was favorably reported in the Senate,
and, on motion of Senator Callison,
was unanimously rejected. Mr. Cal
lison was the Senator from Edgefield,
a farmer, and, I think, a mechanic.
- 1 & i
REV. A. J. WITHERSPOON, D. D.
This distinguished philanthropist
who has devoted his life to the work
of improving the condition of seamen,
and-has established a "Home" in New
Orleans, whose usefulness has com
mended it to the press and people of
that great emporium, will present the
claims of his work to our people at
the First Presbyterian Church to
night at 8.30 P. M.
Dr. Witherspoon is a native of the
historic "W axhaws" settlement in
Lancaster County, and a graduate of
the South Carolina College and Col
umbia Theological Seminary, and has
many intimate friends and associates
in our midst who will be pleased to
hear him and bid him God-speed in
his noble self-sacrificing work, a work
whose importance to the interests of
the sailor, and through him upon the
world at large, has been specially rec
ognized by the Presidents of the Re
publics-and nearly all the crowned
heads of Europe.-Columbia Daily
"Time is more valuable than gold."
A proper and industrious employ
ment of the days allotted to man is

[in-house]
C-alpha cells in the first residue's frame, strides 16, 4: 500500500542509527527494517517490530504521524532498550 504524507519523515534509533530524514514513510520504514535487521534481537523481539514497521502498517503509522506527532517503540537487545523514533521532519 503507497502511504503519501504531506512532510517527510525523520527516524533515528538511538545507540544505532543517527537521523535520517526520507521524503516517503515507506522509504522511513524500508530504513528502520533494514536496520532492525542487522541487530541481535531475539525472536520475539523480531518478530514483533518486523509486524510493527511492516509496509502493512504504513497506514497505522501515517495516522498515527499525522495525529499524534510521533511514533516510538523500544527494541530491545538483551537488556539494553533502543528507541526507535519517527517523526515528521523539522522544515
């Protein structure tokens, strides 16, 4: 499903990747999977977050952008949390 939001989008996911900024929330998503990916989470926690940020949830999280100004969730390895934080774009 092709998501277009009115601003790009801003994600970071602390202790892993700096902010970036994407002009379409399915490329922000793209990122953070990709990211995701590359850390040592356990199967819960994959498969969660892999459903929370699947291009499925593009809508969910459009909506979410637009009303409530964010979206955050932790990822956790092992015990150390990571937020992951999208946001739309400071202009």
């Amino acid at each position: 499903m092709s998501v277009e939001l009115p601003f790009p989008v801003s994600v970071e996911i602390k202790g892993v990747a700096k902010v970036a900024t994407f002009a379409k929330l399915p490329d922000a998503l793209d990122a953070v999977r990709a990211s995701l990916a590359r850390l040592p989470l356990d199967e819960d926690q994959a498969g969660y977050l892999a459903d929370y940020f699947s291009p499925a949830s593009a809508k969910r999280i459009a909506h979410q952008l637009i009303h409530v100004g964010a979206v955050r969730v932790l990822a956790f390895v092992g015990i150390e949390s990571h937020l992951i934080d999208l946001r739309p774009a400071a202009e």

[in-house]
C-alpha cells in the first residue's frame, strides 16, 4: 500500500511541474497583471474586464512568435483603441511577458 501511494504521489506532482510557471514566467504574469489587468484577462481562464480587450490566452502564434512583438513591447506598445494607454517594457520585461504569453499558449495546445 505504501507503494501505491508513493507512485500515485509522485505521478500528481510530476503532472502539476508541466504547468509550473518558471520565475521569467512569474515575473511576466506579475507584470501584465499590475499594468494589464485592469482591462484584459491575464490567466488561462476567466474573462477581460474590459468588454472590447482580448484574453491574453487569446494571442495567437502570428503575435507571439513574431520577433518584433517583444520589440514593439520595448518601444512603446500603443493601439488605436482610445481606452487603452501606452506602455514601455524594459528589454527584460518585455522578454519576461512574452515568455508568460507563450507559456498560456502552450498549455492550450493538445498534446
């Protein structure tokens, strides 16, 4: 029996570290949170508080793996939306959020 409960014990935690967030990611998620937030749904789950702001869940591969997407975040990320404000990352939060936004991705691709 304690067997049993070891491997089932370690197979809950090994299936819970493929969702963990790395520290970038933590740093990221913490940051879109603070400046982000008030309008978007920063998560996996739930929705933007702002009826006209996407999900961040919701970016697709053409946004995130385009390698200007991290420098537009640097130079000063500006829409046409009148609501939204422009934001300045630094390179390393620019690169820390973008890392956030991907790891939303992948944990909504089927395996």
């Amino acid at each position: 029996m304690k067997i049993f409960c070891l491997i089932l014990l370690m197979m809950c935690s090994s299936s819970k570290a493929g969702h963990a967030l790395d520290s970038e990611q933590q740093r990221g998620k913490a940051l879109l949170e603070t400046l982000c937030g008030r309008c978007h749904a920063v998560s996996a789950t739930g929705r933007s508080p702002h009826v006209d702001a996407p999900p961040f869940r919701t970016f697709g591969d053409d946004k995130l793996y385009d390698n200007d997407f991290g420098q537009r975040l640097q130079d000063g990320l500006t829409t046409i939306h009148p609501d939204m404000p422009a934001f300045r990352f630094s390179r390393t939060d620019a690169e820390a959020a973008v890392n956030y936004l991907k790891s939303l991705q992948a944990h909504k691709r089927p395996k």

seldom attended by other than bene
ficial consequences. If we look into
the causes of misfortune, which mark
the career of the human family, we
discover that what is generally attrib
uted to the over-ruling power of des
tiny, proceeds most generally from
mis-employment of time. Persever
ance, in almost any undertaking, is
attended with success, but if we pay
at the commencement of a pursue
and let every obstacle turn us aside
and discourage us, we need never
hope to attain the object of our hopes.
Year after year is broken from the
chain of our being, and while we sigh
over hours which have passed unprof
itably, we should take warning for the
future. Would you gain wisdom?
Make a diligent use of time. Would
you fill your coffers with worldly
lucre? Count the moments as they
fly, with miserly avarice, for every
hour lost in trifling, is a wrinlrle stol